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19 Sep 2019 13:42 by ads Star rating. 3990 posts Send private message

Just a thought.. Perhaps because to provide such reassurances might be perceived by some as endorsing or assisting a no deal outcome? Who knows what goes on in the minds of these political representatives who all too frequently sadly fail to adequately respond to genuine concerns in a sufficiently transparent manner....





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03 Oct 2019 08:24 by beiderbeck Star rating. 13 posts Send private message

The original message on this thread was not really answered, as the reciprocity required by the Spanish government wanted the same prmary legislation in UK for 'settled status'. for Spanish citizens remaining in UK. The UK Gov has bolted the  scheme on via secondary legislation- which is not the same - it can be changed anytime without debate in Parliament. Sadly, nobody has been able to say anything about the experience Spanish citizens are having in UK at this time.  Moving on from that, as the UK parliament session is ending on Tuesday next, I see from UKGOV statements this week that the uprating of pensions for those registered as resident in EU countries will end, if I read the latest stamenet correctly 'will continue to be uprated for the lifetime of this parliament' . whch of course ends next Tuesday. Curiously it conflicts with the statement yesterday about those in Ireland - looks like their UK state pensions will continue to be uprated, as a bilateral agreement has been signed.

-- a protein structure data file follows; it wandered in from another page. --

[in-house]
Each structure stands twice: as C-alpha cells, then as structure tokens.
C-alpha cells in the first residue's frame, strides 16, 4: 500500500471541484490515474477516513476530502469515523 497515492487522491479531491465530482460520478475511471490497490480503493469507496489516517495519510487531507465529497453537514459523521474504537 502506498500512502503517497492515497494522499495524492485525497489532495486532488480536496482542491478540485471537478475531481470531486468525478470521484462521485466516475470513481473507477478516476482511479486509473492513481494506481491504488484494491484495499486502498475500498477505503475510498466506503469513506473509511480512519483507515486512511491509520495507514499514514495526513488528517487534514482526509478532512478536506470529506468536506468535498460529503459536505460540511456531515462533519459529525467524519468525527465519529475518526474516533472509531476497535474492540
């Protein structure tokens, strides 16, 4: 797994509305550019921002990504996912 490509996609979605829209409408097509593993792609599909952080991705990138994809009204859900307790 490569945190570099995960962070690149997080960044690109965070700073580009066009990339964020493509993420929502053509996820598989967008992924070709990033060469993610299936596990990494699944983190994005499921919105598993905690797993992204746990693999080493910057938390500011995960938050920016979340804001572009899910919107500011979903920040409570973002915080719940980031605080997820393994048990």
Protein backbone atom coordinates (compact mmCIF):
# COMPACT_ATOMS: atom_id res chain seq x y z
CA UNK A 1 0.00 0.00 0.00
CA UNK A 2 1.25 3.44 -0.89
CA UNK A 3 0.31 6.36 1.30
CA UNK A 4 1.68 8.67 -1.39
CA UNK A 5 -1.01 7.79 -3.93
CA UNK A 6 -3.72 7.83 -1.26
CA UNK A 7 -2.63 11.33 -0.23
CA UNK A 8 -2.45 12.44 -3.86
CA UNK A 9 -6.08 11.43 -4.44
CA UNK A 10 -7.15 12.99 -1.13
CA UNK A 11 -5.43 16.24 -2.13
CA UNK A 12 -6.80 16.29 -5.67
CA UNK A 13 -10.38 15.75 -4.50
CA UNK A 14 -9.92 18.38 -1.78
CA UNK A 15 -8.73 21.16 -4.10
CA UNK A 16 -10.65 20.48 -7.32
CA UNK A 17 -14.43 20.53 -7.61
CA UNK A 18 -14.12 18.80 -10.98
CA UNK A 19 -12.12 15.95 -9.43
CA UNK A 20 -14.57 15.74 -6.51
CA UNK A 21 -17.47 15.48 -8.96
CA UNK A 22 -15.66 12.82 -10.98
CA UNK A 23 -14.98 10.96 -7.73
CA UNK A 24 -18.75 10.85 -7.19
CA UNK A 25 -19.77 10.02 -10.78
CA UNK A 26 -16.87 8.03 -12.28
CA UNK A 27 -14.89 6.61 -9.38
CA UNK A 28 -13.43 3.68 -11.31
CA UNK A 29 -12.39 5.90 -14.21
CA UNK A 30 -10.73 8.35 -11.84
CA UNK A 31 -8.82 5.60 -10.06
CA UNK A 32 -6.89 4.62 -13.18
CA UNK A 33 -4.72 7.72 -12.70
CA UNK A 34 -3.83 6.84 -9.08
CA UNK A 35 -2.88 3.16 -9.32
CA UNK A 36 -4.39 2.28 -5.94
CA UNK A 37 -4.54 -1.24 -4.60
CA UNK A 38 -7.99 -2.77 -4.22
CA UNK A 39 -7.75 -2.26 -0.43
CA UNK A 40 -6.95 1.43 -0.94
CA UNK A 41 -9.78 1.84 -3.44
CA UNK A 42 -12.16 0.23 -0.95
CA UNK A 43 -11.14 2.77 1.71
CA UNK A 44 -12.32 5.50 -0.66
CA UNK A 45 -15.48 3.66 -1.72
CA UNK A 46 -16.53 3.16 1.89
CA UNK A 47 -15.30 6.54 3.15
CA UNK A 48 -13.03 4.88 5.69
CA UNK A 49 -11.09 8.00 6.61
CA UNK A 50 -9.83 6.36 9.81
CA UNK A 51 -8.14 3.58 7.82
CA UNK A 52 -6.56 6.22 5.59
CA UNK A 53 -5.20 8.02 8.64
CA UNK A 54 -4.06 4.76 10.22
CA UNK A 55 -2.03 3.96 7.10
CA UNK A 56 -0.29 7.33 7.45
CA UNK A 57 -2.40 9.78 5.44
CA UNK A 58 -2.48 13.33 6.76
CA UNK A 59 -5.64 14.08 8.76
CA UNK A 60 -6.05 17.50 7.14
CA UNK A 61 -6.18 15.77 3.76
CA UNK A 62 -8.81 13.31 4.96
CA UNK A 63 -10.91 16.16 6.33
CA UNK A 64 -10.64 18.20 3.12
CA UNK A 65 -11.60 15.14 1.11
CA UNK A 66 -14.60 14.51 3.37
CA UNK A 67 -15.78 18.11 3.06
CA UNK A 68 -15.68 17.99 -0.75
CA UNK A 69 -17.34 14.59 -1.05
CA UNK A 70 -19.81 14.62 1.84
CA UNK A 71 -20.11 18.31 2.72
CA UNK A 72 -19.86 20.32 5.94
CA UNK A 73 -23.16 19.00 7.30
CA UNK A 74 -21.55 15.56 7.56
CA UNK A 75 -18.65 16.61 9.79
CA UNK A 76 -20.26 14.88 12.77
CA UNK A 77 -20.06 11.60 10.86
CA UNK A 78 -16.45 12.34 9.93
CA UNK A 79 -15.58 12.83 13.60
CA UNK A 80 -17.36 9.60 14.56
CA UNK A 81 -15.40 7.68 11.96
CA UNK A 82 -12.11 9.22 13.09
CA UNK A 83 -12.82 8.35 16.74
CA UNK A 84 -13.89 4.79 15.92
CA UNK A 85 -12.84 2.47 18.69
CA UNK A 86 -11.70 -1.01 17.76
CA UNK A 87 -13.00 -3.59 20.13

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03 Oct 2019 09:15 by Mickyfinn Star rating in Spain and France. 1838 posts Send private message

The UK government has agreed that all UK state pensions paid to EU British residents will be uprated for 3 years including 2022/23. Healthcare will continue to be funded until 31st December 2020. Thereafter is anyones guess but they cannot commit until a bilateral treaty is signed.

There are various anecdotal press articles, mainly in The Guardian highlighting the poor treatment of EU citizens living in UK by the Home Office. To gain any more evidence of this is very difficult The focus around these difficulties people experience is proving their entitlement to so-called 'settled status' to the satisfaction of the civil servants.

Brits in Spain with permanent residency are reassured they will be granted the new registration card automatically. We shall see. Therein lies the difference of approach which may well change if enough Spanish people complain to their government about their treatment by the British and the UK leaves the EU without any deal whatsoever. 



_______________________
Time is the school in which we learn Time is the fire in which we burn. Delmore Schwartz.



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03 Oct 2019 10:02 by Kavanagh Star rating in Oil Drum Lane Newcas.... 831 posts Send private message

Kavanagh´s avatar

Whatever is agreed by a government is only good for as long as that government lasts.

Whatever bilateral treaties are agreed the same applies, and there will always be ‘’get out’’ clauses.